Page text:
The chief opened a bottle of liquor and pulled a folded-up American dollar bill from inside the cap. He said to his men, Whoever finishes this gets the greenback. Sergeant Zhao said he was a lightweight, but was nonetheless persuaded to down three glasses, after which he tipsily slurred: That’s enough for today, let the workers go if they want to go. Keep a tight patrol tonight, otherwise the thief might try to off-load the goods.

We returned to the factory the following afternoon. The security chief said he’d kept a close eye on the factory, but nothing had happened. Our sergeant said, That’s good, that means the tire hasn’t been fenced. Next, we examined every corner of the plant, with the quiet confidence of people who’d lost their keys but were certain they’d find them. We expected the tire to turn up behind some old, broken-down piece of machinery, or else tucked into the tarpaulin over some cesspool. When we passed by a storage shed, Sergeant Zhao hopped up, trying to see what was on the roof, but barely got off the ground. He asked me to try, but I couldn’t do it either. I told Li to jump, and he did manage to clear the roof, but said there was nothing up there except crumbling asbestos tiles.

We even considered the possibility that the thief had hidden the tire up a tree, but among the abundant leaves and branches of the few trees in the compound, we found nothing but innocent birds building their nests. We finished the day in a despondent mood, and were still distracted when it came time for dinner. I don’t remember what the chief said to us, or what we ate; I recall only that lettuce, after so much greasy food, was a godsend.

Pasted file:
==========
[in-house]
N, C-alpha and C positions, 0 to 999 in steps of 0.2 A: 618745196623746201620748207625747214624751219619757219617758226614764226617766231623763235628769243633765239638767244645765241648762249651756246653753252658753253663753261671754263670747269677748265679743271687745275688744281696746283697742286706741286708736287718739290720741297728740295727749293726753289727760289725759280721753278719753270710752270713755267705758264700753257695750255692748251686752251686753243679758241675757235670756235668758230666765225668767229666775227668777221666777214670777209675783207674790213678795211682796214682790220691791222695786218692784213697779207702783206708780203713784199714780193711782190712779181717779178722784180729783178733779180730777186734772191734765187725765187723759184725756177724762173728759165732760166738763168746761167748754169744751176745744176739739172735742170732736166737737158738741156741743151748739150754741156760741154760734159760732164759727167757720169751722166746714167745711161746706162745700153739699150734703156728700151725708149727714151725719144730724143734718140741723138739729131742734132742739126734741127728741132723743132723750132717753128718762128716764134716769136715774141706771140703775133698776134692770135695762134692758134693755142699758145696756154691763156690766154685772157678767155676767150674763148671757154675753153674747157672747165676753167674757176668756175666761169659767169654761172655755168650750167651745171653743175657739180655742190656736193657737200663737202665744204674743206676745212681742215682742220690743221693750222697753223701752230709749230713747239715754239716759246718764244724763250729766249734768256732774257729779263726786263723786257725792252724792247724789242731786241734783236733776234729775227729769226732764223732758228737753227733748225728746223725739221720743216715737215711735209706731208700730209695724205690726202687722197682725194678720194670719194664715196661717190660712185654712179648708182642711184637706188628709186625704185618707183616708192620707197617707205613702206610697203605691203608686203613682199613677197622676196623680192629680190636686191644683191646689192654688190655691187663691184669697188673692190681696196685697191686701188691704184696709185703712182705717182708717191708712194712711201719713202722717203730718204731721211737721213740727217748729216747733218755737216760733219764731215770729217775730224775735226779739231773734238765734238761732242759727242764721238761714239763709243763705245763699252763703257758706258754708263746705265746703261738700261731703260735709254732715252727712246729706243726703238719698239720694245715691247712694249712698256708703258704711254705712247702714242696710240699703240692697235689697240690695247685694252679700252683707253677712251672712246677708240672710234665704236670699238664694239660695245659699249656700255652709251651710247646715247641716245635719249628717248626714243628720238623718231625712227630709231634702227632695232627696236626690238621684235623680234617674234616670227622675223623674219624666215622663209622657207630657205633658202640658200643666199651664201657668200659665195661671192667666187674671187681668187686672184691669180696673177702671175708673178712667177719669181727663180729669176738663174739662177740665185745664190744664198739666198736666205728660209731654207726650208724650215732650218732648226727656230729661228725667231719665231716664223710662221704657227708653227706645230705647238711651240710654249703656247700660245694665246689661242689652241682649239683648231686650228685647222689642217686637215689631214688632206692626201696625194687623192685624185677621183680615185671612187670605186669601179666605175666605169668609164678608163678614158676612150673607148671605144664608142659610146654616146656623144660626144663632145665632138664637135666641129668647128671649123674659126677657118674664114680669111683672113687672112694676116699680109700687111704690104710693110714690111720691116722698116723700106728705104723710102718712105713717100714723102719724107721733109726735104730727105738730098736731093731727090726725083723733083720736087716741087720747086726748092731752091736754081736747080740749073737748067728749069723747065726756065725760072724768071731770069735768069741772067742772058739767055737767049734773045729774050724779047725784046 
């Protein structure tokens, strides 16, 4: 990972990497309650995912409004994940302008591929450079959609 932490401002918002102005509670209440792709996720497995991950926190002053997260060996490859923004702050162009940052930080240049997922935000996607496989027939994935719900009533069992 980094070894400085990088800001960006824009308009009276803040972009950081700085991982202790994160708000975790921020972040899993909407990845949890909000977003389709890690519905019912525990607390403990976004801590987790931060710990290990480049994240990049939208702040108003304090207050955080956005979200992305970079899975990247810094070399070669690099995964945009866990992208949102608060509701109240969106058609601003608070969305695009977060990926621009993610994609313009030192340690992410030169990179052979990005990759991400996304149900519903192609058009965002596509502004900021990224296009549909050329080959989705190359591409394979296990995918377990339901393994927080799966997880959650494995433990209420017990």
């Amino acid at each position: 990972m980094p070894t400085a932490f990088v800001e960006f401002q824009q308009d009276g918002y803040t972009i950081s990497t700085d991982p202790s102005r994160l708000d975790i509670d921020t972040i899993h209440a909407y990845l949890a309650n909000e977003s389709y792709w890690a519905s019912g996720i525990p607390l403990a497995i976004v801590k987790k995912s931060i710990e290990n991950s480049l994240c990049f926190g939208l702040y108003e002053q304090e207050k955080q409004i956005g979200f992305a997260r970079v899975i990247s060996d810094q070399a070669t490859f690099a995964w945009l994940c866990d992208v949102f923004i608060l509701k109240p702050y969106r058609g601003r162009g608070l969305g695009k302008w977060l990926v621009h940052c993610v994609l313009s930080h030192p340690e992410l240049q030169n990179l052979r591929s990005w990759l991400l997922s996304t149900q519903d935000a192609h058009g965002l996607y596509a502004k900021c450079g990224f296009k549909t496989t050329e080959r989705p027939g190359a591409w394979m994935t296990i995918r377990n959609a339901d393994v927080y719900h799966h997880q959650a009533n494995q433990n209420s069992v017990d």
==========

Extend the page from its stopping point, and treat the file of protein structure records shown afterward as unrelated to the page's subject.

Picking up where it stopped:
It was time for a change of strategy. Back in the station, realizing his reputation as an “elite reconnaissance soldier” had been tarnished, Sergeant Zhao tugged at his hair and raged at himself. After a long while, he said wearily: The tire isn’t in the factory. We have to consider more scenarios—that it was an outside job, or an outsider in cahoots with someone on the inside.

First thing the following morning, we walked around the boundary wall instead of entering the compound. Sagebrush grew abundantly outside the factory, dew still glistening on it. The sergeant instructed us to look for signs of crushed plants. A tire might weigh 20 pounds, and if someone flung it over the fence it would surely leave a mark. We searched all morning but found nothing except some sanitary pads, black and crusty with blood, and a few dead mice, clouds of flies rising from them as we approached. Maybe sagebrush is too springy, said Sergeant Zhao. We should go have a look at the reeds.

We walked downhill, away from the wall, and split up as we entered the reed groves. We seemed to have entered a gloomy, mysterious world that stretched on forever. Soon, our shoes had disappeared into the mud. I walked and walked, until I’d worked up an appetite. I wondered if a scaly rodent might pop out of the ground and blink at me. I’d enjoyed a fair bit of wild game like that in Aocheng. I did see burrows, but they were all flooded. I muttered sternly to myself, a tire, a tire, you’re looking for a tire—but I kept getting distracted. Just as it seemed that I would walk into the void, walk into night, Li’s figure appeared in the last rays of light. He was having a piss.